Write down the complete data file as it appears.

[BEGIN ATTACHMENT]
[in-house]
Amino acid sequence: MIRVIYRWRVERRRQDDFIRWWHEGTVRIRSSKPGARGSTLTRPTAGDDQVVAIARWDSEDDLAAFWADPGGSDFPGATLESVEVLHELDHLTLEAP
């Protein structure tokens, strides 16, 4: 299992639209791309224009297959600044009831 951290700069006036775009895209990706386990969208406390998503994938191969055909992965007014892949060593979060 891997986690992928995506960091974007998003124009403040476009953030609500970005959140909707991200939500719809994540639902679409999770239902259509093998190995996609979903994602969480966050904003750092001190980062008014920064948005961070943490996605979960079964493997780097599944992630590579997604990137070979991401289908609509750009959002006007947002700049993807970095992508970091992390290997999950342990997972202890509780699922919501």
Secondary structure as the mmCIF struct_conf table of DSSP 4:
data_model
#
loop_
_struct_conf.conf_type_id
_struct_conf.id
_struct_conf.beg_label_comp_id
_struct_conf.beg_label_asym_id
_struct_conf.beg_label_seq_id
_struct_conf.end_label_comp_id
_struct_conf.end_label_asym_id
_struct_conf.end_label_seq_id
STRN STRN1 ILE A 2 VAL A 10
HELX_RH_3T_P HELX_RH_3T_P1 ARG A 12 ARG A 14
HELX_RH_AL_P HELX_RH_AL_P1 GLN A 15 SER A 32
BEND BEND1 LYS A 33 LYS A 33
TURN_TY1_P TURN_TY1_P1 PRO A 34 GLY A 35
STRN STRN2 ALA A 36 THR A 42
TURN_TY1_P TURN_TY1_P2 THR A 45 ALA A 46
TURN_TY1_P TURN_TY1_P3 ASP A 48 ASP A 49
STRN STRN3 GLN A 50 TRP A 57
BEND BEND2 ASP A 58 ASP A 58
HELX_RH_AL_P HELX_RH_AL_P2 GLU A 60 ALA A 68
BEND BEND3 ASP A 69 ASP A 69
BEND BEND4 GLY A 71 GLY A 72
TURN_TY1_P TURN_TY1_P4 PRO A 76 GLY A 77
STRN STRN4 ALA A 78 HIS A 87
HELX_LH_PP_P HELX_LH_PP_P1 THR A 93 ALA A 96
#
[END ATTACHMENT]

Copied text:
[in-house]
Amino acid sequence: MIRVIYRWRVERRRQDDFIRWWHEGTVRIRSSKPGARGSTLTRPTAGDDQVVAIARWDSEDDLAAFWADPGGSDFPGATLESVEVLHELDHLTLEAP
């Protein structure tokens, strides 16, 4: 299992639209791309224009297959600044009831 951290700069006036775009895209990706386990969208406390998503994938191969055909992965007014892949060593979060 891997986690992928995506960091974007998003124009403040476009953030609500970005959140909707991200939500719809994540639902679409999770239902259509093998190995996609979903994602969480966050904003750092001190980062008014920064948005961070943490996605979960079964493997780097599944992630590579997604990137070979991401289908609509750009959002006007947002700049993807970095992508970091992390290997999950342990997972202890509780699922919501």
Secondary structure as the mmCIF struct_conf table of DSSP 4:
data_model
#
loop_
_struct_conf.conf_type_id
_struct_conf.id
_struct_conf.beg_label_comp_id
_struct_conf.beg_label_asym_id
_struct_conf.beg_label_seq_id
_struct_conf.end_label_comp_id
_struct_conf.end_label_asym_id
_struct_conf.end_label_seq_id
STRN STRN1 ILE A 2 VAL A 10
HELX_RH_3T_P HELX_RH_3T_P1 ARG A 12 ARG A 14
HELX_RH_AL_P HELX_RH_AL_P1 GLN A 15 SER A 32
BEND BEND1 LYS A 33 LYS A 33
TURN_TY1_P TURN_TY1_P1 PRO A 34 GLY A 35
STRN STRN2 ALA A 36 THR A 42
TURN_TY1_P TURN_TY1_P2 THR A 45 ALA A 46
TURN_TY1_P TURN_TY1_P3 ASP A 48 ASP A 49
STRN STRN3 GLN A 50 TRP A 57
BEND BEND2 ASP A 58 ASP A 58
HELX_RH_AL_P HELX_RH_AL_P2 GLU A 60 ALA A 68
BEND BEND3 ASP A 69 ASP A 69
BEND BEND4 GLY A 71 GLY A 72
TURN_TY1_P TURN_TY1_P4 PRO A 76 GLY A 77
STRN STRN4 ALA A 78 HIS A 87
HELX_LH_PP_P HELX_LH_PP_P1 THR A 93 ALA A 96
#